A history, both broad and personal, of social struggles throughout Africa, told with care and depth.

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An Episcopal priest reflects on his volatile years spent in Africa and its incredible landscape in this debut memoir.

In Los Angeles in the early 1950s, Mallory had just entered UCLA, started a family, and was looking forward to an affluent life. At the same time, a similarly young South African named Jacob Kuhangwa faced the harsh realities of apartheid and a difficult journey across the continent. “I fussed because a light rain made things unpleasant; where Jacob lived, crops were failing and people were dying because of a prolonged drought,” Mallory writes. He follows the sharp contrast between these two parallel journeys until they meet years later in New York City, where Jacob first inspired Mallory—at the time completing seminary school—to pursue his priesthood in South-West Africa. “Who in their right mind would choose that over wealthy San Marino?” Mallory asks. “I wasn’t in my right mind, but I chose Africa.” The decision led him, his wife, and their young child to the mining town of Tsumeb, controlled by a nefarious American businessman who warned them not to make trouble. Over the course of nearly two decades, Mallory and his family traveled and lived across southern and eastern Africa, including Botswana, Uganda, and South Sudan—“years…finding nothing but harsh laws and cruel treatment.” But they also discovered hope as Mallory’s own worldview expanded exponentially with each attempt to challenge racism, injustice, and homophobia. Exceedingly diligent in constructing his memoir, Mallory brings scholarly attention to the various tribes and countries he encountered, always choosing complex qualifications over sweeping generalizations. But he also creates an intimacy reminiscent of more emotionally driven memoirs, namely Isak Dinesen’s Out of Africa. Later sections can be burdened by this attentiveness, with Mallory dedicating too many pages to the minutiae of everyday life or church politics; these sections never attain the same exciting rhythm that the author’s early parallels with Jacob achieve. But overall, Mallory’s tendency to question and analyze every detail offers readers a rich and intricate view of African societies through the late 20th century.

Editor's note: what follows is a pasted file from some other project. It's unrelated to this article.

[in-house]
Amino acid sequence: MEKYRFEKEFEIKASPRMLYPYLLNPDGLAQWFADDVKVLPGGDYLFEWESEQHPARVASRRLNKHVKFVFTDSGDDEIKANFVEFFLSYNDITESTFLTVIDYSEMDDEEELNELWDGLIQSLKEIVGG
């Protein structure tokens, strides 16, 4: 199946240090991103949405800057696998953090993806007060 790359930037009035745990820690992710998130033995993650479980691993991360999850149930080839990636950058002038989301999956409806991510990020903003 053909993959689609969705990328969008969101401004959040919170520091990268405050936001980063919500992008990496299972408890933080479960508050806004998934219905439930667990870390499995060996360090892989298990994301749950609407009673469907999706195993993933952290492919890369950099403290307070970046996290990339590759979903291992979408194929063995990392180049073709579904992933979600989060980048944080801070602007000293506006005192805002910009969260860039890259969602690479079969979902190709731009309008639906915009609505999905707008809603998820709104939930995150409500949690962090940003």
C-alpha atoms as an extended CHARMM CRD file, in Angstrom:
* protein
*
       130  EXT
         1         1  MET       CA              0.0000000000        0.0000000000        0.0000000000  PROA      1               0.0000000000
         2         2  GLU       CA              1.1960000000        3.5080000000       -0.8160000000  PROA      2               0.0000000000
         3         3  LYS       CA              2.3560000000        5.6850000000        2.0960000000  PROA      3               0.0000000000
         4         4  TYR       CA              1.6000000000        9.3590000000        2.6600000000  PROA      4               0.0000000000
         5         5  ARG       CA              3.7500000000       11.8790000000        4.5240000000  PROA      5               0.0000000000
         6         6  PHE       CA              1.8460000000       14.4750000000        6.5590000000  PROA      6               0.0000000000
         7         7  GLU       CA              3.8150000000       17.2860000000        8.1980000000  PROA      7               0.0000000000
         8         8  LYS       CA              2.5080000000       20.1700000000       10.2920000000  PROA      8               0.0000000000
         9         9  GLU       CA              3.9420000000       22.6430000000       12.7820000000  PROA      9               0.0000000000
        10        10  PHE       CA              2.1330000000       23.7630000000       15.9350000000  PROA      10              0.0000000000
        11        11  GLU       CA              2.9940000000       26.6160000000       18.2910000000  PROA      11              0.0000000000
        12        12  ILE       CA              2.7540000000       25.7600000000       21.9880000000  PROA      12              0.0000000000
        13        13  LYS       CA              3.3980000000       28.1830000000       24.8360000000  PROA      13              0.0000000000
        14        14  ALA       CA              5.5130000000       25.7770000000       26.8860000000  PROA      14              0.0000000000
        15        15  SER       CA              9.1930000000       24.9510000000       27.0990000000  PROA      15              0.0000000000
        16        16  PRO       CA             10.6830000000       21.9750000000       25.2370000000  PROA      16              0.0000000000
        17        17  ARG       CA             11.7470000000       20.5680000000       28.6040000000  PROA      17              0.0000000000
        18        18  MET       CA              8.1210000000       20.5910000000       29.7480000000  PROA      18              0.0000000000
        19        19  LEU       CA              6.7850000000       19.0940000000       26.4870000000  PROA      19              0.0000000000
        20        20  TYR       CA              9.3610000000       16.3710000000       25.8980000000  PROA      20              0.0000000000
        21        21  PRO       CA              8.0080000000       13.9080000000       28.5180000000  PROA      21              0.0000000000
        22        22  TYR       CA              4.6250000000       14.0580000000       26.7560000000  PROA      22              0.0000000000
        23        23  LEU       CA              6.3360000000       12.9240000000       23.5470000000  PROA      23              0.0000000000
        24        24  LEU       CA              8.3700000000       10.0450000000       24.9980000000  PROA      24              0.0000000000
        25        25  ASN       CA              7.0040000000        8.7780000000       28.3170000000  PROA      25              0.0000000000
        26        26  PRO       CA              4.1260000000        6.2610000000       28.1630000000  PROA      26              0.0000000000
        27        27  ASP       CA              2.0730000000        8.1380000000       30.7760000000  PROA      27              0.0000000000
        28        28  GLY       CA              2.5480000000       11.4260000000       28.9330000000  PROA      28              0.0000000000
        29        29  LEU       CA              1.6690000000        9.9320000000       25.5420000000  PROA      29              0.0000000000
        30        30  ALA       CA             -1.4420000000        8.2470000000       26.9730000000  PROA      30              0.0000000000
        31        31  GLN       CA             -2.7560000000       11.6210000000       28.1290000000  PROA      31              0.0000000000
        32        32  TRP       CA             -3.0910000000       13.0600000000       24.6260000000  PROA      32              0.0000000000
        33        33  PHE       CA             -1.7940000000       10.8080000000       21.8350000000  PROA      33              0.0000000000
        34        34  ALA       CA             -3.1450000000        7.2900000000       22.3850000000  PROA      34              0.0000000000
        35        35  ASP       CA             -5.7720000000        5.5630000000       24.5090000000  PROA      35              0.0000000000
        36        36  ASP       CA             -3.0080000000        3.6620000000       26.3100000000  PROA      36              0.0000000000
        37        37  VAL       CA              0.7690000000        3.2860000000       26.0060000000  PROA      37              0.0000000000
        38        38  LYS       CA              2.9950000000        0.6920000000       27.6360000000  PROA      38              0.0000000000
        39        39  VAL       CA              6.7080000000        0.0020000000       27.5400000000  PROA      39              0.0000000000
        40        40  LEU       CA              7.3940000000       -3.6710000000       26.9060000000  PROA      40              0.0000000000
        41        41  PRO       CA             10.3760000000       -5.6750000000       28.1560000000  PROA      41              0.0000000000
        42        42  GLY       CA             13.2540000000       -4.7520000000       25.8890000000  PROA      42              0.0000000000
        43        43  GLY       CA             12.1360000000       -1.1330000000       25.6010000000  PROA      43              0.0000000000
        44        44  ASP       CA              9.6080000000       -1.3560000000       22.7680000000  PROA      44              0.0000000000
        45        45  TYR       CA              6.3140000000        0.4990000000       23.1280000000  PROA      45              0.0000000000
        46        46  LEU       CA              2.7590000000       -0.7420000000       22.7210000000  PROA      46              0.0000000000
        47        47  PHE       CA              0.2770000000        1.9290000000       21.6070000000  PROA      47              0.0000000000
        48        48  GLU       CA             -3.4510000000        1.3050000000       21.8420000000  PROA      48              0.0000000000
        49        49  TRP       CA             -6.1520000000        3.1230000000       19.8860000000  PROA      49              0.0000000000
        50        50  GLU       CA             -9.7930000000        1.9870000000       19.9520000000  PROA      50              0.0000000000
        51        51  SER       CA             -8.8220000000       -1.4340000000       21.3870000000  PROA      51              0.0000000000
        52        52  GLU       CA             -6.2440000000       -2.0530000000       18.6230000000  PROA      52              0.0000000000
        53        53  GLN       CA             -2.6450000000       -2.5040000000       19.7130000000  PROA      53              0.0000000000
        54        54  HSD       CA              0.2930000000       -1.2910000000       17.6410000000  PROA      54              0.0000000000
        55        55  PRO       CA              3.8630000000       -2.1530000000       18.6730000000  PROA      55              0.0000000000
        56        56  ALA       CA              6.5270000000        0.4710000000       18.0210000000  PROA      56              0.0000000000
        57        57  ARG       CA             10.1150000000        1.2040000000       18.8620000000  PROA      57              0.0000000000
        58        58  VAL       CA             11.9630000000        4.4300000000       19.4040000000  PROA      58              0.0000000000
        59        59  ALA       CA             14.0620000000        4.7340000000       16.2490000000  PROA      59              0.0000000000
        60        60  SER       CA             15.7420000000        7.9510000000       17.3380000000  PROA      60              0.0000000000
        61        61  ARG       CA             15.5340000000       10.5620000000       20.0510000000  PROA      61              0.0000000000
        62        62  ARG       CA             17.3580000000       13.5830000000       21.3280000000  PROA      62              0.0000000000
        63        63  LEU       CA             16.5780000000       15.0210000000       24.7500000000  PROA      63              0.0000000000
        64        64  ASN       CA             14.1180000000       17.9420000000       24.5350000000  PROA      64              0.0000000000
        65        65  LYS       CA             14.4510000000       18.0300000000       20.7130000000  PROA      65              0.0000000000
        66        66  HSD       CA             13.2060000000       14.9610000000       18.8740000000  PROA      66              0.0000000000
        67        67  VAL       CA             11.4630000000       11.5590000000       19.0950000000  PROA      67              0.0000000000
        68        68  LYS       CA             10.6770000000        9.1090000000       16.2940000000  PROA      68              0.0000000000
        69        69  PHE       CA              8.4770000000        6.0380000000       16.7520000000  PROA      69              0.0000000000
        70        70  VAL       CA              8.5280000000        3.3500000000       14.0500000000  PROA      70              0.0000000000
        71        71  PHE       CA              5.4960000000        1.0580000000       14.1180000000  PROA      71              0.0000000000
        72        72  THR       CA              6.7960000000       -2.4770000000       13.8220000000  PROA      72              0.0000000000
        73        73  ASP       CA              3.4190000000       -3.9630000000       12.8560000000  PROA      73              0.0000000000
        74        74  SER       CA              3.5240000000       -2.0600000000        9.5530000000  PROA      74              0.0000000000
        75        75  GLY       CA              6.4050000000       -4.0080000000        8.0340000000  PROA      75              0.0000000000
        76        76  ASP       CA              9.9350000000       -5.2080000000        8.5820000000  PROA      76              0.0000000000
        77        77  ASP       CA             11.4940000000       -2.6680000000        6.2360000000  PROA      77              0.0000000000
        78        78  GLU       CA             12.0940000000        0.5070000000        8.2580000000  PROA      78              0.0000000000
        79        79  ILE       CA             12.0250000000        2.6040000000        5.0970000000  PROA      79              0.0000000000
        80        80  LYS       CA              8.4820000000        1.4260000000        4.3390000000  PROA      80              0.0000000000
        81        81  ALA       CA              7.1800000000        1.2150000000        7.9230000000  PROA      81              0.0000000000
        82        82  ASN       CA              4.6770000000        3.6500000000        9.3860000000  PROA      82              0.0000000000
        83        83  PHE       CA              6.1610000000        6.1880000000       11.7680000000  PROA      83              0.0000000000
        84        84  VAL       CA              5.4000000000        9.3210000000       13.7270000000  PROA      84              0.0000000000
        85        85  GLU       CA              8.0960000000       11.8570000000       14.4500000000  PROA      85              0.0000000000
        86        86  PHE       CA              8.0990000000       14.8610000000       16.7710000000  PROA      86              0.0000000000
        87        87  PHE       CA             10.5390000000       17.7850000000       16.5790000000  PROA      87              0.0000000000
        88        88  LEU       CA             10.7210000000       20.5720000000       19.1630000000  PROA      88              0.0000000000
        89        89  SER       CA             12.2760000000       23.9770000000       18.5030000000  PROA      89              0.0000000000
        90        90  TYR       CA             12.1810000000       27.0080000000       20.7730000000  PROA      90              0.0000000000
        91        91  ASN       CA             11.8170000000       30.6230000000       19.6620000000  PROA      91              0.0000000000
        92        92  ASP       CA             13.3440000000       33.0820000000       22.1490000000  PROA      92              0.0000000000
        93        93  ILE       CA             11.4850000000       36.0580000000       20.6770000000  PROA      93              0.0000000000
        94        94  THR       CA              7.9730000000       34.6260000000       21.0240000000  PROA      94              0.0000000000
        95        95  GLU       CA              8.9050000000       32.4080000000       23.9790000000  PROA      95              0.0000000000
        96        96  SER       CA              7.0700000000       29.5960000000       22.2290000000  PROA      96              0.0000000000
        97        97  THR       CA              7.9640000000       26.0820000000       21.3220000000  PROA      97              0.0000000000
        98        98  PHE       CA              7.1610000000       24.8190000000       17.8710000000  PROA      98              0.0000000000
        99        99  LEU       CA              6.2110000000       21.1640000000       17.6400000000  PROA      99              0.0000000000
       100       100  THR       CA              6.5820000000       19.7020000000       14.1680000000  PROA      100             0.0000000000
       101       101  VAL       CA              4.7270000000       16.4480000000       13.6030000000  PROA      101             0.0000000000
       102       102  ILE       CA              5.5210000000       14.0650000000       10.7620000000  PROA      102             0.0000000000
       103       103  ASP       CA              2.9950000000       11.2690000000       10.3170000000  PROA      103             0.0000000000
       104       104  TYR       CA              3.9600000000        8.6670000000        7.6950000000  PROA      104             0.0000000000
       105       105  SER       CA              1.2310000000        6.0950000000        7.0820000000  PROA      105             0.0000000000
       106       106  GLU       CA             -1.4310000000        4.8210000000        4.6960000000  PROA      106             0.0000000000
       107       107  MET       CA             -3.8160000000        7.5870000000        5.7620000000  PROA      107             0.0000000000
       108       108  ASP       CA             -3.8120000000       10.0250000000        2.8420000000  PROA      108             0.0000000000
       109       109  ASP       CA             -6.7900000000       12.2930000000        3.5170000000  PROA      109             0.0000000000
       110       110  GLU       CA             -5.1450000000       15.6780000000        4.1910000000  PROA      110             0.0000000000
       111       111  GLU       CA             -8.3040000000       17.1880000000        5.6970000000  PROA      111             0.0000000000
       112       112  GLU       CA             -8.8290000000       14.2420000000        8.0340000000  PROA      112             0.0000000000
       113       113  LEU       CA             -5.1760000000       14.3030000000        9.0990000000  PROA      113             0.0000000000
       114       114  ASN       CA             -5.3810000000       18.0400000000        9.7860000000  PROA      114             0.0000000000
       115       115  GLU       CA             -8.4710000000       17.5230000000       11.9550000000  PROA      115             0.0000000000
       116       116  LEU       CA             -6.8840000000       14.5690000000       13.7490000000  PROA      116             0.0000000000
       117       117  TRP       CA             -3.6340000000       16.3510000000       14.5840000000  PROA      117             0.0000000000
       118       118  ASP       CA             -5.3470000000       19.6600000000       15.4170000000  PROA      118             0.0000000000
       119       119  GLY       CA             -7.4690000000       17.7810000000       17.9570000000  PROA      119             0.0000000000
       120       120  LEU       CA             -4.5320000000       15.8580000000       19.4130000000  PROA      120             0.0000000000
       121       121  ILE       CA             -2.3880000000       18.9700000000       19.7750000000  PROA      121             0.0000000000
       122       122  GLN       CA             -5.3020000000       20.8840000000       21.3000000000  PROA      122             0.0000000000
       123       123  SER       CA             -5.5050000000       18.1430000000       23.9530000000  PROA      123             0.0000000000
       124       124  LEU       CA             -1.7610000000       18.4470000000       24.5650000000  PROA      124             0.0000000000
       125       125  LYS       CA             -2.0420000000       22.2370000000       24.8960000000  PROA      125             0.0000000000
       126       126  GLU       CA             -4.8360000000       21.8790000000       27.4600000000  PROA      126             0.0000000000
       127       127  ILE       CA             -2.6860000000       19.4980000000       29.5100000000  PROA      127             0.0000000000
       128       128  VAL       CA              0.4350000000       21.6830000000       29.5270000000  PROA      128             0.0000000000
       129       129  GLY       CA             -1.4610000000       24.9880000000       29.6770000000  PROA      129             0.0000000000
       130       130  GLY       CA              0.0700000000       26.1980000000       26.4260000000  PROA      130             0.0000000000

A history, both broad and personal, of social struggles throughout Africa, told with care and depth.

Pub Date: Oct. 10, 2016

ISBN: 978-1-5043-5852-1

Page Count: 318

Publisher: BalboaPress

Review Posted Online: Feb. 14, 2017

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Doyle offers another lucid, inspiring chronicle of female empowerment and the rewards of self-awareness and renewal.

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UNTAMED

More life reflections from the bestselling author on themes of societal captivity and the catharsis of personal freedom.